Japan Must Get the F-35

Not too long ago, Richard D. Fisher Jr. writing for The Washington Times, argued in favor of letting Japan in on the groundbreaking F-22 fighter aircraft. Current American law prohibits Lockheed-Martin from selling the plane overseas.

According to Fisher there were two good reasons for letting Japan have the Raptor. “First,” he wrote, “the F-22 will be the only combat aircraft capable of countering China’s expected fifth-generation fighters.” With something of an Asian naval race already underway, selling Japan what is quite probably the most sophisticated fighter plane of our generation might discourage any dreams of acquiring nuclear weapons of which there were rumors last year. That, notes Fisher, is reason number two. “If Washington cannot provide decisive nonnuclear means to deter China, Japan may more quickly consider decisive deterrents such as missiles and nuclear weapons.”

No one can quite be sure what aircraft China is working on but in all likelihood it considers the F-35 stealth multirole fighter as its foremost of future adversaries. No wonder, for besides the United States, Australia, Canada, Denmark, Italy, the Netherlands, Norway, Turkey and the United Kingdom are all participating in the Joint Strike Fighter program.

Although the F-22 is a better plane, the Americans are now considering to allow Japan to take part in the Joint Strike Fighter program instead. Washington may allow Tokyo to participate in the project even without assurances from Japan that it will procure the F-35, reported Kyodo News quoting sources from both governments.

The move might be interpreted as a reassurance toward Japan that the traditional alliance with America is still in place as far as Washington is concerned. The newly-elected Democratic Party of Japan signaled last autumn that it might operate more independently of the United States than it used to. The country is growing more and more dependent on China in economic terms while many in Washington many still seem to fear the communist powerhouse before anything else.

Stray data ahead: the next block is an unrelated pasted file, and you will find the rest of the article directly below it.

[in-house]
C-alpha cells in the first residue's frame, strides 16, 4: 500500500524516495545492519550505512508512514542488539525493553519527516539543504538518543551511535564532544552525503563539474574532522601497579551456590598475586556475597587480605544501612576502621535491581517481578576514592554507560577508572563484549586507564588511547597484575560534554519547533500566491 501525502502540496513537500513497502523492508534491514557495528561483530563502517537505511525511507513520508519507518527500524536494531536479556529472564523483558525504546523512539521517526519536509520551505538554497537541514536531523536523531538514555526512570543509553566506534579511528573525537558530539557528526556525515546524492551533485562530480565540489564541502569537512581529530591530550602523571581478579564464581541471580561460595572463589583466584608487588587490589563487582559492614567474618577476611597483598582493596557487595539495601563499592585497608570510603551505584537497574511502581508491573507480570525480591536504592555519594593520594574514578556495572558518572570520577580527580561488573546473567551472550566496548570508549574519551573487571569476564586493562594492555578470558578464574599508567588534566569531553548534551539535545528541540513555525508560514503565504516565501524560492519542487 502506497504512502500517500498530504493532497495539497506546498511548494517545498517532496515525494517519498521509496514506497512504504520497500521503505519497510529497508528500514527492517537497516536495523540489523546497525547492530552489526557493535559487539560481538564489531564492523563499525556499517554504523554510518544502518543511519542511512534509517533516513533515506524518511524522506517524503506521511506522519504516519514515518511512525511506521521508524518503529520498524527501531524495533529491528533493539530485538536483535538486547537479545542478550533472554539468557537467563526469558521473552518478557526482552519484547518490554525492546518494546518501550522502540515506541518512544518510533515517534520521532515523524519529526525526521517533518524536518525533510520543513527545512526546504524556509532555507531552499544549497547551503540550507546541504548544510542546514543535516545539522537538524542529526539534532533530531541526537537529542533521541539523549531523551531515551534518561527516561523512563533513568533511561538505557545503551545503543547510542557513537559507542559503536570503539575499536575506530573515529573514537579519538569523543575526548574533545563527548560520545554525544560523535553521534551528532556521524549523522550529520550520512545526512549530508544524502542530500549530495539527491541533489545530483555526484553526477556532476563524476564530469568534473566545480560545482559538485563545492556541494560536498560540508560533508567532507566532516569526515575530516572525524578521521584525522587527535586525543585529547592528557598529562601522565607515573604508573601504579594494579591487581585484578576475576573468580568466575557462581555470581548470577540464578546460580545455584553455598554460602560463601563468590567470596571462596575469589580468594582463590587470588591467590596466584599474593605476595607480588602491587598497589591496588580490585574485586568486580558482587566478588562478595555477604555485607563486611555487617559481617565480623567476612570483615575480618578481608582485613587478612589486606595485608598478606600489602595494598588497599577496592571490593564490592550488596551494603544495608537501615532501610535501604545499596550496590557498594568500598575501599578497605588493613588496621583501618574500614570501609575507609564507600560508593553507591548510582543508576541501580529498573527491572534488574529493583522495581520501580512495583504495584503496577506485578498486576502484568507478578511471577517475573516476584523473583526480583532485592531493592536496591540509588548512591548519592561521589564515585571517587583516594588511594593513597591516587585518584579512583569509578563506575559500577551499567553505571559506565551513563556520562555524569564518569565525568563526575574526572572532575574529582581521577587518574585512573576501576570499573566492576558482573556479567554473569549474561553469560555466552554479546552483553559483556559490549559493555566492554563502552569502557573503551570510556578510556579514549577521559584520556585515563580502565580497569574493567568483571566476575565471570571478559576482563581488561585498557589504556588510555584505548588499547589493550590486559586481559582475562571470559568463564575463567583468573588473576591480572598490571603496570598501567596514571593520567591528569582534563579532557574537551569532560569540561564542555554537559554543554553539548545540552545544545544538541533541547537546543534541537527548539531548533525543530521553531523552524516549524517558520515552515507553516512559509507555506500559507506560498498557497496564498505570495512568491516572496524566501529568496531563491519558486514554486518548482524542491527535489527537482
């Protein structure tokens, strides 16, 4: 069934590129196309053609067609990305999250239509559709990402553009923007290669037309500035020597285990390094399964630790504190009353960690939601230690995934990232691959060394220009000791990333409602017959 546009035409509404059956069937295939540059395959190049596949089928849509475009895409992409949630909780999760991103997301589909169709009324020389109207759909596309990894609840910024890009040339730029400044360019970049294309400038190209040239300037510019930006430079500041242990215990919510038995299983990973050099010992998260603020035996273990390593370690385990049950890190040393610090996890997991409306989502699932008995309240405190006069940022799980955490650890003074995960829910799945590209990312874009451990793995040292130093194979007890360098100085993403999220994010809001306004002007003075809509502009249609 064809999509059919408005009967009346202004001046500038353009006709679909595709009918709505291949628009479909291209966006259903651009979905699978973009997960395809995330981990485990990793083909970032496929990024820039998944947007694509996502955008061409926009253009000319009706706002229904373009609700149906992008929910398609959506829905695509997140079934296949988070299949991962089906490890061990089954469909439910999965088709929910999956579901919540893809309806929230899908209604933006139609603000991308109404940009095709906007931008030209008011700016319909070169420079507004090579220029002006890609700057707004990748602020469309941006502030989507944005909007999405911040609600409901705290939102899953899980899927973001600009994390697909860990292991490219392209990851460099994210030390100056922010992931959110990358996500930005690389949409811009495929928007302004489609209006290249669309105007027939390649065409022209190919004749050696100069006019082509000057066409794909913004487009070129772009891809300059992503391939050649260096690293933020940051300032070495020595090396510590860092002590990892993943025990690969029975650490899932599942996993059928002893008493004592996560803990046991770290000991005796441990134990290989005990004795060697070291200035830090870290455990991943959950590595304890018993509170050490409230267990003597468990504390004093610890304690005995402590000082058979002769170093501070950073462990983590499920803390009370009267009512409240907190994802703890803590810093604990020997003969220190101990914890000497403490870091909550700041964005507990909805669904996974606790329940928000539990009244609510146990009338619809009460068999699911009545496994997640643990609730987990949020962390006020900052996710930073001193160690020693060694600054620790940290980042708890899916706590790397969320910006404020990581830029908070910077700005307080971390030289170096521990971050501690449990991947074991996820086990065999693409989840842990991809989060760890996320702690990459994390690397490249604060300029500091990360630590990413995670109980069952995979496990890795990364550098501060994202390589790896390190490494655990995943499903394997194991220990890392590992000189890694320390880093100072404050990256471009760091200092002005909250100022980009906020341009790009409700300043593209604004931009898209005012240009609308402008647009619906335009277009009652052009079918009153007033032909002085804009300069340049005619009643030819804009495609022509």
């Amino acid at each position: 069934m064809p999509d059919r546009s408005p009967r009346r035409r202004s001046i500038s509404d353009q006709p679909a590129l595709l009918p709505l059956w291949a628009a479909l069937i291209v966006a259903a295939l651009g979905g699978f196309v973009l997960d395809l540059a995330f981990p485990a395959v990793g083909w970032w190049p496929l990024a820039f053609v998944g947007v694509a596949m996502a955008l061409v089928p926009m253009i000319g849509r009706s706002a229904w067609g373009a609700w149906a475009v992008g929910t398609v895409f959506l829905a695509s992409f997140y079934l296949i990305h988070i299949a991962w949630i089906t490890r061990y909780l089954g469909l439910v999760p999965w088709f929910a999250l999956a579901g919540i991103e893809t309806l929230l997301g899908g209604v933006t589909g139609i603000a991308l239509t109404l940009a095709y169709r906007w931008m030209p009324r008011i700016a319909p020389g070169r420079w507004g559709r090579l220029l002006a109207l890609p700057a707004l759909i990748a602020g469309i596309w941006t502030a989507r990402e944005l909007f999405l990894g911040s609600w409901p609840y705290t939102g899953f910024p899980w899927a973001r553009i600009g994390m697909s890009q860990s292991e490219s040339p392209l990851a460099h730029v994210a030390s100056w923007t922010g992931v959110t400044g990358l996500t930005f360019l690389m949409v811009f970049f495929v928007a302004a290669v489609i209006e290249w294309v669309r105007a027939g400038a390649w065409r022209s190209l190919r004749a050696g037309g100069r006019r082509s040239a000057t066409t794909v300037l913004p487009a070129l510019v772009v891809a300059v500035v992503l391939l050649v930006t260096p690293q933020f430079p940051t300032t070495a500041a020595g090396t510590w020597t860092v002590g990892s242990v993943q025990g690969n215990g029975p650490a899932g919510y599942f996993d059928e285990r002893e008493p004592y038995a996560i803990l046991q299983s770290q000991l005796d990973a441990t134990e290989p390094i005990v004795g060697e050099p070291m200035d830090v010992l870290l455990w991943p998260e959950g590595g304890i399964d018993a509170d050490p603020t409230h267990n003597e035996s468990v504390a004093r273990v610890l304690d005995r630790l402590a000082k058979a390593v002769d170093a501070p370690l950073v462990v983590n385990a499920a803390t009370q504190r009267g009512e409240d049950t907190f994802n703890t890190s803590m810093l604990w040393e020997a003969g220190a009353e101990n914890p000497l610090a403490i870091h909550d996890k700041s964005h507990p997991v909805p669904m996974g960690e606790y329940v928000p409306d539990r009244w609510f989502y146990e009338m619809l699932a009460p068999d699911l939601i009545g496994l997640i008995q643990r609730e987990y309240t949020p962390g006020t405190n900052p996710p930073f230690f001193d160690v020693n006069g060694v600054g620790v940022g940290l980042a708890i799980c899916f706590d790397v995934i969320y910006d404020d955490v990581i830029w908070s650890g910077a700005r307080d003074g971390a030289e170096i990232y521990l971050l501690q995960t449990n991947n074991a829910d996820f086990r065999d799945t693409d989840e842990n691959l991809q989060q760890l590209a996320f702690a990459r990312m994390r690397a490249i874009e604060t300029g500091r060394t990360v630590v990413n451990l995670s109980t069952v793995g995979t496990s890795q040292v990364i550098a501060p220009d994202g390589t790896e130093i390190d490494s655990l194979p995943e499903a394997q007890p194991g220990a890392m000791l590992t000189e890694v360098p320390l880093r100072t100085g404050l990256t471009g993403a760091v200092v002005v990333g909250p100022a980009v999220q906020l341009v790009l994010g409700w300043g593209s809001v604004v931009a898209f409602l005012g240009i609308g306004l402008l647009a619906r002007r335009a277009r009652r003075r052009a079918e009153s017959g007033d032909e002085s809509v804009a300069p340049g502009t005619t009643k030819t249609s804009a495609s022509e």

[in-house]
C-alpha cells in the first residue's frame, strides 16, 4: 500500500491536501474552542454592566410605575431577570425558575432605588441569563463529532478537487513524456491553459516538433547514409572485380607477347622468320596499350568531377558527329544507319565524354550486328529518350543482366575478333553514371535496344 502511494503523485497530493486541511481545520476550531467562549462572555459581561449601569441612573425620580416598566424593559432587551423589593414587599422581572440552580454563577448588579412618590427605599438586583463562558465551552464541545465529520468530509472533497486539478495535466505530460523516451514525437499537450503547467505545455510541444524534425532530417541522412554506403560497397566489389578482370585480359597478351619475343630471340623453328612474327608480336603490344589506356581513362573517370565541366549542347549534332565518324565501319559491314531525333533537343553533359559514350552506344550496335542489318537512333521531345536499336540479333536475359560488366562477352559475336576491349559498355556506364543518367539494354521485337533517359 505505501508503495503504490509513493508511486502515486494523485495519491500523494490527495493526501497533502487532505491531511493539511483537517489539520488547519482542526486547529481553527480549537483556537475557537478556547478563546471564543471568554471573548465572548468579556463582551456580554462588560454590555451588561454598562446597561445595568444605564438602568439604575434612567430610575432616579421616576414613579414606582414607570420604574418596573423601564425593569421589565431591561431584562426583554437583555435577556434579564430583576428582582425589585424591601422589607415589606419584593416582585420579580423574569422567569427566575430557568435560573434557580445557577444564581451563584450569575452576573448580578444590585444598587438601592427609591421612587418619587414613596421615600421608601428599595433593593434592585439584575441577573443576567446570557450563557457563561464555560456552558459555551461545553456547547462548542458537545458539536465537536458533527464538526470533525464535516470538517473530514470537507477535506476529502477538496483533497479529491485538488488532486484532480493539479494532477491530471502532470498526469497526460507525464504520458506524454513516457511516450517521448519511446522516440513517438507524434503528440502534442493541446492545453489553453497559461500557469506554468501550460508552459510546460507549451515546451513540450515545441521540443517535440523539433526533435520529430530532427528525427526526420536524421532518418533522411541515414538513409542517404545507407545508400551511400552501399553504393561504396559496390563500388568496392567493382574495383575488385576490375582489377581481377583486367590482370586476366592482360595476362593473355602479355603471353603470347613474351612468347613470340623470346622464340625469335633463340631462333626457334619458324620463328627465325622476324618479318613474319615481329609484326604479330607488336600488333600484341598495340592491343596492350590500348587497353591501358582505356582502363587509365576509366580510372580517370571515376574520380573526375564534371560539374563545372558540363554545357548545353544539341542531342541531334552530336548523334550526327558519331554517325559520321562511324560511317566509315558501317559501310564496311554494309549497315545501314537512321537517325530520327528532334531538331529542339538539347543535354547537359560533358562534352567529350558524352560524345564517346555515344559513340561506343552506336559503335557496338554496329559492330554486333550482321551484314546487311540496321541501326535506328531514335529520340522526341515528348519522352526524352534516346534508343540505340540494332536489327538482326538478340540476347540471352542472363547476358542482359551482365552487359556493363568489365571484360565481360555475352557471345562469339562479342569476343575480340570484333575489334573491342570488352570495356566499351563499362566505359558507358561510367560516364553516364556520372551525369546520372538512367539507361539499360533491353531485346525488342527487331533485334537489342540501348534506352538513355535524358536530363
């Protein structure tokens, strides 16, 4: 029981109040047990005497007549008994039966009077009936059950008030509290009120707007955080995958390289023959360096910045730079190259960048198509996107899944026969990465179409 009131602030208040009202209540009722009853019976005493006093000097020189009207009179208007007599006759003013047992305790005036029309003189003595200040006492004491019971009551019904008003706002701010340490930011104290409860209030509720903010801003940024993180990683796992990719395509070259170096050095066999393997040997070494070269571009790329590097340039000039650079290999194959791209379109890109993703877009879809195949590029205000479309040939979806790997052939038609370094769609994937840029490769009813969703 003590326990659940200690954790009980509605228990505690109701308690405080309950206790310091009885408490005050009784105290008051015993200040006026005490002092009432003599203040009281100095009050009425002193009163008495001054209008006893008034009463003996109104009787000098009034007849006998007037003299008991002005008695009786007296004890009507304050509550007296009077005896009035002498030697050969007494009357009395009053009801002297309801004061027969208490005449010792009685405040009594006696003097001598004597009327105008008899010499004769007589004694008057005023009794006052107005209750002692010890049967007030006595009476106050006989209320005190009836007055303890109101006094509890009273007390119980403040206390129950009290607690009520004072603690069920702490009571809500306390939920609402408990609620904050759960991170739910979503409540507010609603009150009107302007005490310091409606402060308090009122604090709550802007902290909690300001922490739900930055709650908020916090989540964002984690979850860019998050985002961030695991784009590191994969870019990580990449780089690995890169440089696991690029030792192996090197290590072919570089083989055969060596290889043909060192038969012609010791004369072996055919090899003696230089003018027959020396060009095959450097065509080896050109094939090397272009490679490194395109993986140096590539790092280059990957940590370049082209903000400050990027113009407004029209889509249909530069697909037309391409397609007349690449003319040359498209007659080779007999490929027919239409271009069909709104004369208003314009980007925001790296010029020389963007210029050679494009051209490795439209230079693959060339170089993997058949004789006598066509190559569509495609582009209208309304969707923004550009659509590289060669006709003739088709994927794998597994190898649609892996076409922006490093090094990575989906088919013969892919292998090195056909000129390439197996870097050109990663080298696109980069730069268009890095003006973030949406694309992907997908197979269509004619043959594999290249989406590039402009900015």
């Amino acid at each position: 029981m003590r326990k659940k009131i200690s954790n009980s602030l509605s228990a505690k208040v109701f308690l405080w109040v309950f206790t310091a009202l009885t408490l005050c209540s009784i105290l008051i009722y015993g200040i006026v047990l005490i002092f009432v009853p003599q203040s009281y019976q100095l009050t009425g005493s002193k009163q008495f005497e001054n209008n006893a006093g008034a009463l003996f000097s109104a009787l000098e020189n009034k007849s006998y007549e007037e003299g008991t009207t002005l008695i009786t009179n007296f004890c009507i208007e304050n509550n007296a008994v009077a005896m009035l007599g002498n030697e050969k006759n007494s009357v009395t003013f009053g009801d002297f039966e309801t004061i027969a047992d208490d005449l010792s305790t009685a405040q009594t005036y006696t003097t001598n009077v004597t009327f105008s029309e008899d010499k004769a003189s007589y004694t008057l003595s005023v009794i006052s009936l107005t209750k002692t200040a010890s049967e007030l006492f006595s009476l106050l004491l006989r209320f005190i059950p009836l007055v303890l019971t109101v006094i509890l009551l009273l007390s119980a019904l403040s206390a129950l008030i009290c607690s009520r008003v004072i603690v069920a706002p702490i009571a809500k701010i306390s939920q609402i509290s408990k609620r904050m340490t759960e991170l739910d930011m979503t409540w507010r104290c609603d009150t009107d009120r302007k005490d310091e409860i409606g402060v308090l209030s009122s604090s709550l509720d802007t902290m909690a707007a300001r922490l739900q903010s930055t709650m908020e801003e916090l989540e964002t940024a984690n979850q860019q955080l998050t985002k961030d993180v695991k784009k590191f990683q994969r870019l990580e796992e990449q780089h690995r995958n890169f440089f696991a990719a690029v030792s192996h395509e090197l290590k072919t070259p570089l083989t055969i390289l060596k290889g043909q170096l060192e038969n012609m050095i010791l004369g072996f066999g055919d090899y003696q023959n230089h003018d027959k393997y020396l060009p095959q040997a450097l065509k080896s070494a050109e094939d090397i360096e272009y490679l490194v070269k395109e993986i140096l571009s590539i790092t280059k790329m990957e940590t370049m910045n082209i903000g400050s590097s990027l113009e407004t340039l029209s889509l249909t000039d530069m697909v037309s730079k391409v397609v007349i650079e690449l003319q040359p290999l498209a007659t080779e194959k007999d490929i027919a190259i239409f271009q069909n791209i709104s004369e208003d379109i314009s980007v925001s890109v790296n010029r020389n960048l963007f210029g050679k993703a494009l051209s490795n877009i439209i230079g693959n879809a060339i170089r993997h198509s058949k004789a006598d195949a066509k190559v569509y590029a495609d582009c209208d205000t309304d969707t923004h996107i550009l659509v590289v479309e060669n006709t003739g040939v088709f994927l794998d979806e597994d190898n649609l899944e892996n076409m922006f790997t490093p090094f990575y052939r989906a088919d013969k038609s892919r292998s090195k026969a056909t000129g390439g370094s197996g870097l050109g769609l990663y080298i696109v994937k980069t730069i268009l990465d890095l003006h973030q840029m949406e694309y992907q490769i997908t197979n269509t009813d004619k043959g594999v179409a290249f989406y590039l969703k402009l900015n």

Moreover, for many decades has America shared with Japan its latest defense technologies, giving the country a significant advantage over other East Asian powers. Refusing Japan to have both the F-22 and the F-35 could be taken as offensive in Tokyo and as a sign that the United States no longer consider the country the most important of its partners in the region.

Japan Goes All In

Last time we reported on Japan’s lingering in economic trouble, we identified decades of government interference as the cause of much of the country’s modern-day hardship. With the Democratic Party in power after years of Liberal Democratic leadership, there was reason to hope that the former would undo part of the Keynesian measures the latter had imposed upon Japan throughout decades of almost uninterrupted rule.

Alas, not only did the Democrats distance themselves from the free-market policies of former Prime Minister Junichiro Koizumi; over Christmas they approved a record trillion dollar budget which, according to The New York Times, “encompasses ambitious welfare outlays to help households cope with the country’s deep economic woes.” The paper warns though that “the scale of new spending could renew investor jitters about the government’s burgeoning debt.”

Prime Minister Yukio Hatoyama is hoping that his generous welfare spending will encourage households to increase consumption, providing the economy with a much needed stimulus. “Together with all of you, I want to build a better Japan, a new Japan,” he said at a news conference. “I have adhered to the principle that people matter more than concrete.” Unfortunately for Mr Hatoyama, Japan’s domestic market simply isn’t strong enough to ensure continued growth should exports fail. And it is exactly the country’s mounting debt that worries foreign investors.

Next year Japan is set to borrow more than half of its entire budget, bringing its public debt up to about $9.4 trillion, or 181 percent of GDP, by the end of March 2011 — by far the highest in the industrialized world.

Because the government is utterly unable to balance its budget, promised cuts on a gasoline tax and highway tolls have been abandoned while cash payments to child rearing households and free high school education are still on the agenda. Put another way: measures that might actually help the economy a bit are put on hold while more money is to be spent on programs that could at the very least be suspended while the country is still struggling to climb out of the recession.

No wonder then that within the span of just a few months, the prime minister lost about one in five of his supporters, bringing his approval rating down from a post-election high of 71 percent to below 50 percent.

Japan Lingering in Economic Trouble

Although still the world’s second economy, Japan has taken quite a beating in recent years. The 1990s were a decade of prolonged stagnation with government spending, a steadily increasing public debt and an almost nonexistent interest rate hampering economic progress. The recession came on top of that and hit the country hard.